Have you researched what your ancestor did for a living? If you then I would love to hear from you and learn what you have learned and how you discovered it.

Ancestry.com

I hope I have opened your eyes not only as to how to find these definitions, but also the benefits in doing so. We all want to know who our ancestors were. And this type of work can further our genealogy research and understand our ancestors better.


Thank You and Please Leave A Comment

I hope you enjoyed this article about our ancestors old occupations their meanings and how to find them. If you think that this post will be helpful to others then please share it with friends and family using the social media buttons below.

If you have any questions or comments then please leave a comment below. I would love to hear from you.

Author: Owain

Hello, Owain here. After researching my family history for a number of years I wanted to give back to the genealogy world. So here you will find guides, tips and product reviews that will help you on your genealogy journey.

12 thoughts on “Old Occupations Their Meanings and How To Find Them

  1. Ryan

    Never knew you could find out the occupations of ancestry jobs like this. It’s so interesting and intriguing and it has really got my curiosity going.

    Thanks very much for the books suggestions. I will have to check them out!

    Reply
    1. Owain Post author

      You’re most welcome. I have found that just delving more into history like this can be so rewarding. We get to see a little glimpse as to what life was like for our ancestors. Truly fascinating.

      Reply
  2. Chadd

    Hi Owain.
    Fascinating stuff.
    I would love to explore my family history and the few times I have begun this quest I recall coming across some obscure old jobs and trades.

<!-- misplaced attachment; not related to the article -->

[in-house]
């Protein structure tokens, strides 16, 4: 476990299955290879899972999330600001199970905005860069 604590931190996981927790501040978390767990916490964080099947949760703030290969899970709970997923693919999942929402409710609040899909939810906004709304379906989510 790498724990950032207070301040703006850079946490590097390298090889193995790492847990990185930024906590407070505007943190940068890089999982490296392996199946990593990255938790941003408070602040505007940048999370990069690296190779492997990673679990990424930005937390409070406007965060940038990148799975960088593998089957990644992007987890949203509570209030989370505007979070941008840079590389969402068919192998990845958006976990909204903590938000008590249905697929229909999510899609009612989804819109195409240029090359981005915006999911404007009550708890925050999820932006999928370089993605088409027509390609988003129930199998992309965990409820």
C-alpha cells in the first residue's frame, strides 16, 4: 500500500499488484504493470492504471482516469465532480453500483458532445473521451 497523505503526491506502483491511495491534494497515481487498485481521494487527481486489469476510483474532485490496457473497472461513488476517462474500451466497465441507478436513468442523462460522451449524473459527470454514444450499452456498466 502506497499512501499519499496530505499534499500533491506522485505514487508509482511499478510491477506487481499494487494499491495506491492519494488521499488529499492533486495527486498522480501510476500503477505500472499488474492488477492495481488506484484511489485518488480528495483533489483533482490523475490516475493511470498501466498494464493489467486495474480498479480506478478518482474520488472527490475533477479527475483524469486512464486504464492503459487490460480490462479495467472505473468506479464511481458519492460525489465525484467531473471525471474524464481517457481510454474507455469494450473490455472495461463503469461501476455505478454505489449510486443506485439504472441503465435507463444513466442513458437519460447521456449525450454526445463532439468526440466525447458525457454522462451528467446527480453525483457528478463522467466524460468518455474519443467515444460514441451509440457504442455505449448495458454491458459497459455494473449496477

Are their any websites you’d recommend for starting a family search of my ancestry?
    Is online the best way to do this?
    I was told by my mum’s cousin that there was Jewish blood somewhere in our genealogy but my father says that this is not so.
    I’d like to know one way or the other!
    Cheers,
    Chadd.

    Reply
    1. Owain Post author

      Thanks Chadd for your comments and suggestions. My Ten Step Guide can show you how to start on your family history journey.

      You can check out FamilySearch where you can find records of your ancestors for free. So that’s a great way to get your foot in the door so to speak.

      There are plenty of records available online, and there are more and more being added all the time. Ancestry is a great place to find many of these records. But a trip to your local family history society is also a great place where you can get local knowledge and help.

      My Find Jewish Genealogy Records review can help you trace your Jewish ancestors if they lived in the United Kingdom.

      All the best with your family history journey Chadd.

      Owain

      Reply
  3. Mike

    Cool! I am currently involved in tracing my family and found that at the turn of the 20th century I had a relative (Irish) that was an iron worker. Thanks for providing references to learn about these old jobs. Please post more.